summer like a gin and tonic. And Markipedia LOVES his gin and tonics. And, since today is his birthday, this post is for him!
The good thing about living in the
desert is that nothing stops you from feeling summery all year round.
am not a huge gin fan. I don't do martinis, and I only drink a gin and tonic
for the tonic and lime. (The limes on our tree ripen in autumn and early
mentioned that, with all the herbs in our garden, it would be a breeze to make
about that appealed to me. If the herbs were really pronounced, I might actually
We have a an
empty bottle of Botanist Islay Dry Gin gin given to us by cousins Cathy and Heather back
East. We use a variety of empty - but, more important, beautiful - bottles for water
at the dinner table.
its design, the Botanist bottle is a favorite. It is embossed with the names of
all the herbs in their brand of gin. Basically, a starter recipe in binomial
We adapted the
list of ingredients, and amended it - with our culinary sensibilities and
ingredients from our garden - to create this recipe for homemade gin.
Tanqueray or Bombay Sapphire. But do expect to enjoy this wonderful herbal
elixir. Because this is not a distilled gin, it will come out a light amber color; it does not affect the taste.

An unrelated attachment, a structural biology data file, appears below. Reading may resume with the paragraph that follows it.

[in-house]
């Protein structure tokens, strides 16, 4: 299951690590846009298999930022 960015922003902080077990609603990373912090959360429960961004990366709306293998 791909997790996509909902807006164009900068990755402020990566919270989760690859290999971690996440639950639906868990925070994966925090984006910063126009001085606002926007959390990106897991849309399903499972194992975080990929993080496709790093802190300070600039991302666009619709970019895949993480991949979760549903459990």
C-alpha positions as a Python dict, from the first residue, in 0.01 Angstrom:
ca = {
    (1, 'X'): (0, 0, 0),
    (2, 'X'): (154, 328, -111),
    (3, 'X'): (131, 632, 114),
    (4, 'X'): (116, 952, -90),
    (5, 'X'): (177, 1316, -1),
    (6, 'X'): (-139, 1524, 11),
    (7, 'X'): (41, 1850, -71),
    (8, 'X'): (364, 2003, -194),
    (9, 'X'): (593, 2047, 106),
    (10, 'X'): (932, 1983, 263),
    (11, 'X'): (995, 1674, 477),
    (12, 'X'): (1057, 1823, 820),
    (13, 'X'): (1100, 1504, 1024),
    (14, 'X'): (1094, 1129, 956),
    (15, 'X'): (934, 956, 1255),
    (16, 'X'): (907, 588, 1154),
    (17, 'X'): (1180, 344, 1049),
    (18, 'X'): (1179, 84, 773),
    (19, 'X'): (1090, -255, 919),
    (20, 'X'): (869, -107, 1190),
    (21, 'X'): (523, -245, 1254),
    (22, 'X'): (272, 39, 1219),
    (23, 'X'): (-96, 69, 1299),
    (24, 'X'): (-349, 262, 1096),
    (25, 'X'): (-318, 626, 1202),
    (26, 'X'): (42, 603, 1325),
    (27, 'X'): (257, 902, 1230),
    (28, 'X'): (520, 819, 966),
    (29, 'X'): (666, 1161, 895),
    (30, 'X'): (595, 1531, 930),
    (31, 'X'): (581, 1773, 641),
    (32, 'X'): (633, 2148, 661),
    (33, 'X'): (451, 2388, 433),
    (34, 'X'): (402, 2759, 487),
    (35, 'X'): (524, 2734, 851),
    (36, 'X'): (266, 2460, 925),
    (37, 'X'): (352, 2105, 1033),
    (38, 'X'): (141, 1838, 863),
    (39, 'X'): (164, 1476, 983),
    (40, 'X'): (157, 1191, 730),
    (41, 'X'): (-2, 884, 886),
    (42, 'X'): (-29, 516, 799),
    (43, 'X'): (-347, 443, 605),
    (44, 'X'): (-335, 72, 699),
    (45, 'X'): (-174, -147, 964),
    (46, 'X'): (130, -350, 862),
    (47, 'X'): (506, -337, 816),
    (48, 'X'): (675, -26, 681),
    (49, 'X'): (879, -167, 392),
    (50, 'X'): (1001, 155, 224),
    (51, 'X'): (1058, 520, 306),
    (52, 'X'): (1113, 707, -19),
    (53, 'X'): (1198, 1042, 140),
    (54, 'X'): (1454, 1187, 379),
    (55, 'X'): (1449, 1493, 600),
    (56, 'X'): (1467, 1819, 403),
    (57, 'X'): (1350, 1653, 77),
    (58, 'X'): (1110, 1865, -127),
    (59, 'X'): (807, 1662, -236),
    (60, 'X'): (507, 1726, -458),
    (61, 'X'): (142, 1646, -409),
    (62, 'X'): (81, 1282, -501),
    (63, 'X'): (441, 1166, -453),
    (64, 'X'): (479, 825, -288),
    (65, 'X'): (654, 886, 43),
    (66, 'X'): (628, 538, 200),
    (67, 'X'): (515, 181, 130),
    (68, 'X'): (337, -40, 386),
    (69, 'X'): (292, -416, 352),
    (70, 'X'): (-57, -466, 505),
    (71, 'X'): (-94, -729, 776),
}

Homemade Herb-infused Gin
2 cups vodka
coriander seeds, lightly crushed
culinary lavender buds
3 fresh bay
2 sprigs marjoram
strips of grapefruit zest
tender myrtle leaves, bruised
vodka and juniper berries (half the juniper berries can be crushed in a mortar and pestle for greater juniper flavor) in a sealable glass jar and steep for 12 hours.
chamomile, coriander, lavender, cardamom, bay leaves, spearmint, thyme, marjoram, grapefruit zest, and myrtle. Seal jar and shake, then let steep for an
additional 5 days
solids through a strainer lined with cheesecloth, then strain through a coffee
filter again into final bottle.
Store at room
temperature for up to one year. (As if it would last that long...)
Makes 2 cups _______________________________________________
If you ever
hear Markipedia call gin “mother’s milk,” he is referring to Eliza Doolittle’s faltering
maiden voyage at the Ascot Races in the play My Fair Lady, excerpted here:
(with perfect diction and dubious judgment):
My Aunt died of influenza, or so they said. But its my belief they done the old
woman in. Yes, Lord love you. Why should she die of influenza, when she come through
diphtheria right enough the year before. Fairly blue with it she was. They all thought
she was dead. But my father, he kept ladling gin down her throat. Then she come
to so sudden she bit the bowl right off the spoon. Now what call would a woman with
that strength in her have to die of influenza?
Mrs. Eynsford-Hill, shocked:
But it can't
have been right for your father to be pouring spirits down her throat like
that, it could have killed her.
Not her, gin
was mother's milk to her. Besides he poured so much down his own throat, he knew
the good of it.